Thousands of people are expected to flock to the streets of London to watch the Coronation of King Charles and Queen Camilla on Saturday. The ceremony is due to begin around 11am inside Westminster Abbey after more than 2,000 guests enter the Abbey. The Archbishop of Canterbury said the ceremony will “recognise and celebrate tradition” with “new elements that reflect the diversity of our contemporary society”. But for those observing outside the Abbey, some of the ceremony may not be audible due to the Coronation falling on the Jewish Shabbat.
The Chief Rabbi will be observing the day, which prohibits the use of electricity, including microphones.
Lambeth Palace confirmed the King will receive a greeting from the Jewish leader in an “unprecedented gesture that will reflect the religious diversity of the Realms of King Charles III”.
But the greeting will not be audible for most watching outside the Abbey.
This is the first time all faiths will be represented in the Christian service with the leaders having an active role.
Charles will also become the first monarch to pray aloud during the ceremony before members of the public are asked to make a pledge and swear their allegiance.
The King will also declare that the Church of England will seek to create an environment where “people of all faiths and beliefs may live freely”.
Charles will declare to the audience: “I come not to be served- but to serve”.
Millions of loyal subjects around the world will then be invited to join together in pledging allegiance to him.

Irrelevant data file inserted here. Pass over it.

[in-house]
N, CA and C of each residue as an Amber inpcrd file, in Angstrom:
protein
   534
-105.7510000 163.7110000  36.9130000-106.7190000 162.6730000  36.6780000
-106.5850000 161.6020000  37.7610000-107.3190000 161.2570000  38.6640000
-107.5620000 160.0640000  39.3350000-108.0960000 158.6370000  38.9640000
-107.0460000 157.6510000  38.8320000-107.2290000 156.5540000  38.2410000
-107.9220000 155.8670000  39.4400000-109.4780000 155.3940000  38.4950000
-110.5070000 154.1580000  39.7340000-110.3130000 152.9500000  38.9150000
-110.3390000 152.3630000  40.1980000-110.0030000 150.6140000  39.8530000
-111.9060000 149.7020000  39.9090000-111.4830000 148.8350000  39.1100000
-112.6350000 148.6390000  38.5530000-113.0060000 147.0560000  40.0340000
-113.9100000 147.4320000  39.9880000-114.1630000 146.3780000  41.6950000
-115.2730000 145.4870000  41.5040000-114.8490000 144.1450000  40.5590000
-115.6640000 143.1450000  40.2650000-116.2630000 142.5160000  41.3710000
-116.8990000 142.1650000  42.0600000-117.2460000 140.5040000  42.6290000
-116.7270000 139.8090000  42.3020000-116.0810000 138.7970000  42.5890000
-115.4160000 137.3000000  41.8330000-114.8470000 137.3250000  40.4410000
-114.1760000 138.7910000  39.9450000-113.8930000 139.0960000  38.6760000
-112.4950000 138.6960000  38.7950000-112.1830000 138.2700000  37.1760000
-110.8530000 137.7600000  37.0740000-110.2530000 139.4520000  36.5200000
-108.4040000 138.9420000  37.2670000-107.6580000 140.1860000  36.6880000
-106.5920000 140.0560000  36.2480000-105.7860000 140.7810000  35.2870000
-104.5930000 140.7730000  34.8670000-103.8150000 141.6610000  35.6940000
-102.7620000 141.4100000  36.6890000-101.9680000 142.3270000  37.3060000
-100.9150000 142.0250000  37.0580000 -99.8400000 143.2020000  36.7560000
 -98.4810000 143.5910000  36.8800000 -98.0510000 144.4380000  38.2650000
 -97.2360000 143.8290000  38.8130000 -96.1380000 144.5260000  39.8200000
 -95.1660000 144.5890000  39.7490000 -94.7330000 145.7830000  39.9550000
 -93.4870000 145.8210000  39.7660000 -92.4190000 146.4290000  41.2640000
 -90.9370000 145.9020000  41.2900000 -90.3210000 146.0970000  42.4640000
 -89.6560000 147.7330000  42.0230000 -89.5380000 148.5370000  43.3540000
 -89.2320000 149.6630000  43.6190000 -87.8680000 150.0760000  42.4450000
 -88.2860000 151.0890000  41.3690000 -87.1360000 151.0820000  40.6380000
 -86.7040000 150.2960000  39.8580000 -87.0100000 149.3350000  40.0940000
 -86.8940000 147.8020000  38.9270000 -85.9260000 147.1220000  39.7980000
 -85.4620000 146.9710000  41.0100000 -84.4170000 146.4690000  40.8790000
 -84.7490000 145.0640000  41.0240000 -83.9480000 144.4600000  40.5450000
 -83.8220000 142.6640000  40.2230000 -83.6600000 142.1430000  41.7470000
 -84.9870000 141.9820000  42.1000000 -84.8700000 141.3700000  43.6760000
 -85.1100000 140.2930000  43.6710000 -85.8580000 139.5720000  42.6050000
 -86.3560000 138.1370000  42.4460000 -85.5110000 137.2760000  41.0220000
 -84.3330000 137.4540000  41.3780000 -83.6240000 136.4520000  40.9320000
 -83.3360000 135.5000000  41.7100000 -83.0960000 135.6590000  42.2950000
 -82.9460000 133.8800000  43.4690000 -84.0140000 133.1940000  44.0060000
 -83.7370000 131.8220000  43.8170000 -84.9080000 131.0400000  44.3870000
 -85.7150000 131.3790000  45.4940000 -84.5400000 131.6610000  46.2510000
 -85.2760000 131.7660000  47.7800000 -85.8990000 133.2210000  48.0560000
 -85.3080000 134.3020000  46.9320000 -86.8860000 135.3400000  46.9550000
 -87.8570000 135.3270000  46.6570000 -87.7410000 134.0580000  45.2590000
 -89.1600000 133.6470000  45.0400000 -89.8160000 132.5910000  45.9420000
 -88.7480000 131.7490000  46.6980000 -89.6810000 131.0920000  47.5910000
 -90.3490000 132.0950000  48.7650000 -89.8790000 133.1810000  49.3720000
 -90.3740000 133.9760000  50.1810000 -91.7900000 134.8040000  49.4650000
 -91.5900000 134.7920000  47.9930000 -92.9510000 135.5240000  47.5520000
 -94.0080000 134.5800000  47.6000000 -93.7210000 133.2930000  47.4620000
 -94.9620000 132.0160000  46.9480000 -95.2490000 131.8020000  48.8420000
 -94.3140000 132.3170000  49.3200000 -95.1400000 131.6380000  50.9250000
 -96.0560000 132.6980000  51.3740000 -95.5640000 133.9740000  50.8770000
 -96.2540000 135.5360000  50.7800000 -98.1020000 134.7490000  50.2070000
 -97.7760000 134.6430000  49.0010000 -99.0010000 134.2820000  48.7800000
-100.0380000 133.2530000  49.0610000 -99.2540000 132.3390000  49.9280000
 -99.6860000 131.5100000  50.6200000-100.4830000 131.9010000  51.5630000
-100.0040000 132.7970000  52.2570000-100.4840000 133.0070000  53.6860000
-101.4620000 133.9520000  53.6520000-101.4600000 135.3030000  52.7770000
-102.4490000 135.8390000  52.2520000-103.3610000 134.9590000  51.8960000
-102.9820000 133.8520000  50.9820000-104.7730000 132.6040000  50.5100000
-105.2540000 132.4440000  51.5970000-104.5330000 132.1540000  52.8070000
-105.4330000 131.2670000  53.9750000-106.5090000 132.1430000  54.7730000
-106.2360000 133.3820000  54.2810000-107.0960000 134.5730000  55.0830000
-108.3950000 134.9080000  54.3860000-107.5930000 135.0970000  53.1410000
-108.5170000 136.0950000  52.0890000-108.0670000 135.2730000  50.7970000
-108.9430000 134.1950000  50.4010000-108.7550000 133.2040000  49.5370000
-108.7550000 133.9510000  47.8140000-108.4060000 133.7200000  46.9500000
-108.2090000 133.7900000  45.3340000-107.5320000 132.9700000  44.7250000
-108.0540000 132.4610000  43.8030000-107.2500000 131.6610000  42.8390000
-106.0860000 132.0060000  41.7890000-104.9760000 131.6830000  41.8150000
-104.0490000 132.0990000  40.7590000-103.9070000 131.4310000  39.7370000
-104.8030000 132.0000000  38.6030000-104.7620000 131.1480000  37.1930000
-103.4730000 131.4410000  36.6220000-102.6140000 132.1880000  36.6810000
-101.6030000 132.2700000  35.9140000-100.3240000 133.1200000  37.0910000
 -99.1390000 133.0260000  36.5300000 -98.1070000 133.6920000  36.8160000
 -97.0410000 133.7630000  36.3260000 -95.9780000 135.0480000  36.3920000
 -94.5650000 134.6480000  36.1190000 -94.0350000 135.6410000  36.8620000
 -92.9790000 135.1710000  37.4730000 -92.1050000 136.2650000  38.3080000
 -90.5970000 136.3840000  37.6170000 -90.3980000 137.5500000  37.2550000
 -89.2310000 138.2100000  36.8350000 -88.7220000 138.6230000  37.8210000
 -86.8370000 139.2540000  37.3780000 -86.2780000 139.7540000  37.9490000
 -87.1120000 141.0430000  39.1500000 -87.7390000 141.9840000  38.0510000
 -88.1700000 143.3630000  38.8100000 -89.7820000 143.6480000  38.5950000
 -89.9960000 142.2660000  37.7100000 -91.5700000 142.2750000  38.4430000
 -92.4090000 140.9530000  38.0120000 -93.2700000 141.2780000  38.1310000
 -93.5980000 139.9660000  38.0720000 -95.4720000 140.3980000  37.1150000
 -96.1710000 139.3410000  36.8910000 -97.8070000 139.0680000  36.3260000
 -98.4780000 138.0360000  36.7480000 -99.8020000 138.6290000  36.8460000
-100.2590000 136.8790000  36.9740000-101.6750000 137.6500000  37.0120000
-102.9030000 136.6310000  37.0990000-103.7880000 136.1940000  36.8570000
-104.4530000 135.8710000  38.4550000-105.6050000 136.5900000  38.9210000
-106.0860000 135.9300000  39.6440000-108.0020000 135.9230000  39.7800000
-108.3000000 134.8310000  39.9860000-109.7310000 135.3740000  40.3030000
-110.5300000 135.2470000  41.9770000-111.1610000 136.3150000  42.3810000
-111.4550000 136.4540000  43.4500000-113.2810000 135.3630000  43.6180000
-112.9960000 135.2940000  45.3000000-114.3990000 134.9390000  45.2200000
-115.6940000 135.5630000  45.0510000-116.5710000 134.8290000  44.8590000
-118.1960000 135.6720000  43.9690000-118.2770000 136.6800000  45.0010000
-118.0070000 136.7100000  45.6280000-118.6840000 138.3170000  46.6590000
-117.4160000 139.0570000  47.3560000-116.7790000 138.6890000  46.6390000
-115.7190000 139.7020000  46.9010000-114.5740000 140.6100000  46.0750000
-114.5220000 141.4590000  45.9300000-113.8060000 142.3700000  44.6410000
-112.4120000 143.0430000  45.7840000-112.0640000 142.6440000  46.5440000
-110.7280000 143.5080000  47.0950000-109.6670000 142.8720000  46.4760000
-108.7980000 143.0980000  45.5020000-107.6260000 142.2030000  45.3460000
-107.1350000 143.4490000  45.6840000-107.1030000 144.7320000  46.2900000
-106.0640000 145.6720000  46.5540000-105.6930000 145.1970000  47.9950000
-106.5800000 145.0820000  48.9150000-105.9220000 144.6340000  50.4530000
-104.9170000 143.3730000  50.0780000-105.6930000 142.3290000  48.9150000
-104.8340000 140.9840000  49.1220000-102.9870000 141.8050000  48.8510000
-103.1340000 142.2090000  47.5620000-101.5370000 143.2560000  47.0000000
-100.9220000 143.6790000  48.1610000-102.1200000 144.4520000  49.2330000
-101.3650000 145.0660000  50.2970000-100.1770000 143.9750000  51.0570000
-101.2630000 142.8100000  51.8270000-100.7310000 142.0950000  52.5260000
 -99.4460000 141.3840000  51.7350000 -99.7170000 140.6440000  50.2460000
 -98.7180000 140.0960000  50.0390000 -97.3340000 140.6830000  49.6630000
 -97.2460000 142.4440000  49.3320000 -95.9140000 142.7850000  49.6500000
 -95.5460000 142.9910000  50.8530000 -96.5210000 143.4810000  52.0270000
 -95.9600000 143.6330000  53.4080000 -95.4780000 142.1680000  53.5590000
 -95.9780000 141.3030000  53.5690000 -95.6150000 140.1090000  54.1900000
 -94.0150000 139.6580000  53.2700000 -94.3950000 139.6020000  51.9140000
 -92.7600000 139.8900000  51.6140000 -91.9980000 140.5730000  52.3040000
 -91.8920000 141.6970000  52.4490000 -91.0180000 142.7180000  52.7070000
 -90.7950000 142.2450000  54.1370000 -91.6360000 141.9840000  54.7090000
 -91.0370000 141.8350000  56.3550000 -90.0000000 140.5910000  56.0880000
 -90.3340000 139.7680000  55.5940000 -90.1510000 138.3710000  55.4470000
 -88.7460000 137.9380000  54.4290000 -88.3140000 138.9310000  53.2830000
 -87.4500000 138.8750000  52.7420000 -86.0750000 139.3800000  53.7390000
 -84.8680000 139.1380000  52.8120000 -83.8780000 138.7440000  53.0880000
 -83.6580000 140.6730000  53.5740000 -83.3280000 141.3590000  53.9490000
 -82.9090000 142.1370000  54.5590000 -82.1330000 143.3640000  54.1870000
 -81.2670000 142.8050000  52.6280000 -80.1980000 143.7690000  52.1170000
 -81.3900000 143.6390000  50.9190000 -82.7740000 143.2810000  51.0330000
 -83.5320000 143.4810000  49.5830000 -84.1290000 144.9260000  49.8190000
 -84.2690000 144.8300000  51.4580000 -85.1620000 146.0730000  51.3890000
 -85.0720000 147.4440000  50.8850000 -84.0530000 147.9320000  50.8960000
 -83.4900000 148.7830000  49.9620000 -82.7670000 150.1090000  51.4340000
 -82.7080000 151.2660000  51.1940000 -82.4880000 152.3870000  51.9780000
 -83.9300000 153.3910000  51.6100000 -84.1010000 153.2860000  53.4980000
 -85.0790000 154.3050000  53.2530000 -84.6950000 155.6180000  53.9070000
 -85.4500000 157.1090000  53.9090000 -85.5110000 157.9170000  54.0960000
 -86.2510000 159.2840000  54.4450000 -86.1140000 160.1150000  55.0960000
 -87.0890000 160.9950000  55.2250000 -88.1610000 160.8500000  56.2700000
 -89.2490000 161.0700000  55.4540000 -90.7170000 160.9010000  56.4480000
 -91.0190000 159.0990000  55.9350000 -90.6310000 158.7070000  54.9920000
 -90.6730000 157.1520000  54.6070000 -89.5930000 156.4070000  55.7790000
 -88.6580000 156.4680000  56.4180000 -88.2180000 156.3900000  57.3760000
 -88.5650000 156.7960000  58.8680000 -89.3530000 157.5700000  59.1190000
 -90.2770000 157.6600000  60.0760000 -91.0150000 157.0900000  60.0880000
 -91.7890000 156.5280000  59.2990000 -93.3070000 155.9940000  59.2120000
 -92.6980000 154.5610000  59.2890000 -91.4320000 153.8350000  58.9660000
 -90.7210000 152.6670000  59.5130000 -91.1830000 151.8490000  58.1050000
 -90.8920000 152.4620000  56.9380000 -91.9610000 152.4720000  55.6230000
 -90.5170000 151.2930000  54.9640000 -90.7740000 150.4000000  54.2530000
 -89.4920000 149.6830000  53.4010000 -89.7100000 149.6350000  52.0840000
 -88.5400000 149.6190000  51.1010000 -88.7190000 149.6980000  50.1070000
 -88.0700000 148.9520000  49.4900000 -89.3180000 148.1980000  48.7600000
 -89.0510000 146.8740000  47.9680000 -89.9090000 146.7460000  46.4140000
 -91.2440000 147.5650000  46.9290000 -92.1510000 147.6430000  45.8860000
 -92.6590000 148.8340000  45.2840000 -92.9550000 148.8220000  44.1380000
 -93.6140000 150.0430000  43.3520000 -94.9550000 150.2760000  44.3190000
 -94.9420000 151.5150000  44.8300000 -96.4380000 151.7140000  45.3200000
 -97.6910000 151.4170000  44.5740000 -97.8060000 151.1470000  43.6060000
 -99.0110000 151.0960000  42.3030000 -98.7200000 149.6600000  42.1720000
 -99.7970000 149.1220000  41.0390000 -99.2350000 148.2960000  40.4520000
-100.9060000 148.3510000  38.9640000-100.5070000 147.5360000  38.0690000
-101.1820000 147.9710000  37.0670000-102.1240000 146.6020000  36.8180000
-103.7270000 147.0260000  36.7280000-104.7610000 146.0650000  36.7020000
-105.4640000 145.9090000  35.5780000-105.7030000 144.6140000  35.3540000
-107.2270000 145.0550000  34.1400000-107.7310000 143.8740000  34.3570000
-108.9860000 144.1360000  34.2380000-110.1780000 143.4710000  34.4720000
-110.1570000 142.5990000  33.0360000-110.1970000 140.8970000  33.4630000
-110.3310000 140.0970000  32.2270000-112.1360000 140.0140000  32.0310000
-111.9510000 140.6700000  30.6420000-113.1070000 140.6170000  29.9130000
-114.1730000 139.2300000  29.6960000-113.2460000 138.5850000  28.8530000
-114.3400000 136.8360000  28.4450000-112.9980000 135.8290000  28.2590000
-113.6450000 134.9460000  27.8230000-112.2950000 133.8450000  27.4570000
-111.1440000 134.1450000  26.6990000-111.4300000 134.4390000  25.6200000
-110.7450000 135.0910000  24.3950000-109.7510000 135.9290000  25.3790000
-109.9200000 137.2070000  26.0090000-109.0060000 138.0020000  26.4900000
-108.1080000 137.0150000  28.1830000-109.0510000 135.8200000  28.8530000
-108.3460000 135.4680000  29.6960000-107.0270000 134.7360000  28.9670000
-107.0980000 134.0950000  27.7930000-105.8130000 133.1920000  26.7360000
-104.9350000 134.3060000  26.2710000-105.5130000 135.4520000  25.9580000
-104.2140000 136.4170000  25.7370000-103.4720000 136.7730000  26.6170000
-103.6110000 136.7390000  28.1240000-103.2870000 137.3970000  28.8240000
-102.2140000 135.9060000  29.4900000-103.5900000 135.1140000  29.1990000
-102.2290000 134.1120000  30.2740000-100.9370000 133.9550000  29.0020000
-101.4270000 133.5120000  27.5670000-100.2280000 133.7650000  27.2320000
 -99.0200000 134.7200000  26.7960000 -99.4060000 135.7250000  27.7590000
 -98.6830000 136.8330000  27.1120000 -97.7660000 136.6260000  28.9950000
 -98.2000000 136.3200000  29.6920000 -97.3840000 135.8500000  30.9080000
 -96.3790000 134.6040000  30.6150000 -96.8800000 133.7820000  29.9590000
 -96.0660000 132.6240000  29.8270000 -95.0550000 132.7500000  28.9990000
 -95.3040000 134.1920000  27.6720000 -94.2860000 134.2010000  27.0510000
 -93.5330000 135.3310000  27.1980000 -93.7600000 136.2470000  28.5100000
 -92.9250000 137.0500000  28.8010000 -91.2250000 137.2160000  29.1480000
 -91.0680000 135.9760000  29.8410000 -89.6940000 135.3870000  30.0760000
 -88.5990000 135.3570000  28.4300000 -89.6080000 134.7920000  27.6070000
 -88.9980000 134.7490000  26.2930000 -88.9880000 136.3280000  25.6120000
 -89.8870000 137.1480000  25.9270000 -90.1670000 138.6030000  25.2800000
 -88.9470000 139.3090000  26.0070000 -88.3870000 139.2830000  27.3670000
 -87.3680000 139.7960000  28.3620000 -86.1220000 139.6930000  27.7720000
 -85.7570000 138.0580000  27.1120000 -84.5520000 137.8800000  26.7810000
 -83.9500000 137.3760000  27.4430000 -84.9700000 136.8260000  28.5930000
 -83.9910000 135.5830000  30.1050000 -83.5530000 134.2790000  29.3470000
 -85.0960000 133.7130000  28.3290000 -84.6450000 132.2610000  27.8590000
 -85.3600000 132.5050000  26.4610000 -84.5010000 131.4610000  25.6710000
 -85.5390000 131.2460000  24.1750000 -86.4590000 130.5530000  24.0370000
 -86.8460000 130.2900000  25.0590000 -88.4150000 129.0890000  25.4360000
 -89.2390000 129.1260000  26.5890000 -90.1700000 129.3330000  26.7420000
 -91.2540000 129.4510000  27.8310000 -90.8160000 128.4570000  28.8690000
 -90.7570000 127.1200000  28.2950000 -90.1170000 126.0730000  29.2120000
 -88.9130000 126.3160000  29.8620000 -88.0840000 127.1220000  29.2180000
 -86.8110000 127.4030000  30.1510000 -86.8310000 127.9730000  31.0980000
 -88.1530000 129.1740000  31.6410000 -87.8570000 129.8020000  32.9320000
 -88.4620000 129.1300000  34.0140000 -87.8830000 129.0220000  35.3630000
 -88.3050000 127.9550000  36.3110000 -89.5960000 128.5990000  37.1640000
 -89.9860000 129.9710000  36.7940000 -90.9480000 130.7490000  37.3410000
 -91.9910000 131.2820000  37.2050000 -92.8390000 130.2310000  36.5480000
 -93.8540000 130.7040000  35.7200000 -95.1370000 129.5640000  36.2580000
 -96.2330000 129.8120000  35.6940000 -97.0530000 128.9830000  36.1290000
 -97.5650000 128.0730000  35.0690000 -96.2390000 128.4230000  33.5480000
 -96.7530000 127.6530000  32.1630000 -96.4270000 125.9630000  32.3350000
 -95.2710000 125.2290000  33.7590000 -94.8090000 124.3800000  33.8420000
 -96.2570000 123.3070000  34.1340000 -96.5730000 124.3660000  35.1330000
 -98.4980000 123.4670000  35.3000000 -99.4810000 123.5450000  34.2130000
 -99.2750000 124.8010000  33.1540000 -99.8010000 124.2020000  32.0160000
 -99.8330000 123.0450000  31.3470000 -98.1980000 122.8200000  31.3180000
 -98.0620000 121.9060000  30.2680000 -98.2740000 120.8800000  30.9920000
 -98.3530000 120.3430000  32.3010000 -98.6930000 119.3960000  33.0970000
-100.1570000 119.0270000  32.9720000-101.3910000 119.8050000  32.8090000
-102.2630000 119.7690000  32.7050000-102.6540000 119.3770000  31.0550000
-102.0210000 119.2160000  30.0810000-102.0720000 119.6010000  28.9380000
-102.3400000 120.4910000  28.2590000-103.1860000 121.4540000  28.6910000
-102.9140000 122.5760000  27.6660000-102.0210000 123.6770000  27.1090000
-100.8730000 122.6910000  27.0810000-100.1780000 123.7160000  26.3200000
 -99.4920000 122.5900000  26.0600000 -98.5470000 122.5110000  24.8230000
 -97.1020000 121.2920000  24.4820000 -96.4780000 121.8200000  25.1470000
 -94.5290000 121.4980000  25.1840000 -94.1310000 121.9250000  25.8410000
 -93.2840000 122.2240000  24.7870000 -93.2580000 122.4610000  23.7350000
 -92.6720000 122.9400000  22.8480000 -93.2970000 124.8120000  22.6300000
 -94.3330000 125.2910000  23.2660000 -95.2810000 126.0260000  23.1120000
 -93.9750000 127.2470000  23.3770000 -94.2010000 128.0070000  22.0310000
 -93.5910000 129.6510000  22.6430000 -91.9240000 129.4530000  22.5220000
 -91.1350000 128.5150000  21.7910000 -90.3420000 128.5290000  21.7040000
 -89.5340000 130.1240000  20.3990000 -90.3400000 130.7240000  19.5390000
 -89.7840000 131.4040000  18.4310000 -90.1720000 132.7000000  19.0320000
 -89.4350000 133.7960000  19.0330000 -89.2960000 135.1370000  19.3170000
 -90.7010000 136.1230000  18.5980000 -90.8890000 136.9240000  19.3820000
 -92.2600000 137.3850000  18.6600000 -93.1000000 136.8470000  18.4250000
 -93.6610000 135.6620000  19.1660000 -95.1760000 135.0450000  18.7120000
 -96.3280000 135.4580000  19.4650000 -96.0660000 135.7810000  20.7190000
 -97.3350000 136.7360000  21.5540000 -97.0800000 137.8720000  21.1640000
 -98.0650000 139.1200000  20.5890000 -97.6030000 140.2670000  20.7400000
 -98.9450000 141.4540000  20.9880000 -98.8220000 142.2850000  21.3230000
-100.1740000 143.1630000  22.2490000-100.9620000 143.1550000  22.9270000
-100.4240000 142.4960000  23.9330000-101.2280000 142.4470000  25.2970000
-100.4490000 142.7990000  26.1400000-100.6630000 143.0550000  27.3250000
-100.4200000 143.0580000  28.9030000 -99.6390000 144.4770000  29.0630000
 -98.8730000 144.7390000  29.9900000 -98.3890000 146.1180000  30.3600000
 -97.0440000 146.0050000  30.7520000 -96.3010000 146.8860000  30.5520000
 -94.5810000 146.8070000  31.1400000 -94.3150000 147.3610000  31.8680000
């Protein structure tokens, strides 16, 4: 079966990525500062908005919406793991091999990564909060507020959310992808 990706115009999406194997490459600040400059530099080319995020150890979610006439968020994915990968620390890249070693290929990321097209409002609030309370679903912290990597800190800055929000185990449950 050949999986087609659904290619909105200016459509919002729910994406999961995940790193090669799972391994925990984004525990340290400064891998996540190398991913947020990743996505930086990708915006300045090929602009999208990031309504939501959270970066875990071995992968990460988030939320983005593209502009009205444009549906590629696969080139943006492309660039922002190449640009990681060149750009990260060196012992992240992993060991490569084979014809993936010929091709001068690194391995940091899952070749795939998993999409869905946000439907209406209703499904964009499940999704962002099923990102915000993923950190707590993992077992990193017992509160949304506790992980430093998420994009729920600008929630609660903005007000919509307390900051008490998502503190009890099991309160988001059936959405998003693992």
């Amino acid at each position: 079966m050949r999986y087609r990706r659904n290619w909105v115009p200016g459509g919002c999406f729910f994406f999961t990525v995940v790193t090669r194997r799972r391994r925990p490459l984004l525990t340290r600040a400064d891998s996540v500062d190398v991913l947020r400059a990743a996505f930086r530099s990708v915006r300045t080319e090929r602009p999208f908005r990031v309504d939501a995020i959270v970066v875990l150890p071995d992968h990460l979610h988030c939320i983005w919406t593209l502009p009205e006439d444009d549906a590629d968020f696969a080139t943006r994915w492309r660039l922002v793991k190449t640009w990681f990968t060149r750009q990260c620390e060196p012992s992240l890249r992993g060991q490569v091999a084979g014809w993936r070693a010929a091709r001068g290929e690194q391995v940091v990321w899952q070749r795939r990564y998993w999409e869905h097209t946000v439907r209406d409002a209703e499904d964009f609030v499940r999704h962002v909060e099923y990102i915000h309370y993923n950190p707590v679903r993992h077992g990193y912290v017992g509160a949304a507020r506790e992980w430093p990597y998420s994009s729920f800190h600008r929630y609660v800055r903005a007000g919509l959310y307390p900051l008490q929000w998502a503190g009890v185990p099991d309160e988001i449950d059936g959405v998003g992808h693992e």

Once called the Homage of the Peers and reserved only for Lords, it is now called the Homage of the People.
READ MORE: William to play key role at King’s Coronation with historic vow
A spokesman for Lambeth Palace said the change is “particularly exciting” as something that can be shared across the world.
He added: “Our hope is at that point, when the Archbishop invites people to join in, that people wherever they are, if they’re watching at home on their own, watching the telly, will say it out loud – this sense of a great cry around the nation and around the world of support for the King.”
Prince William will also make a pledge to the King.
He will kneel before the King, place his hands between his fathers and say: “I, William, Prince of Wales, pledge my loyalty to you and faith and truth I will bear unto you, as your liege man of life and limb. So help me God.”
Previously all the dukes of the royal blood pay homage to the monarch.
The King and Queen will travel 1.3 miles from Buckingham Palace to Westminster Abbey, taking a much shorter route than that taken by Queen Elizabeth II during her coronation in 1953, which stretched five-miles.
they will travel through Parliament Square, along Whitehall to Trafalgar Square through Admiralty Arch and back down The Mall to their official residence of Buckingham Palace.
The procession will include Armed Forces from across the Commonwealth as well as the Sovereign’s Bodyguard and Royal Watermnen.
It is understood the King’s route has been chosen for practical reasons as the route has been used a number of times during royal processions.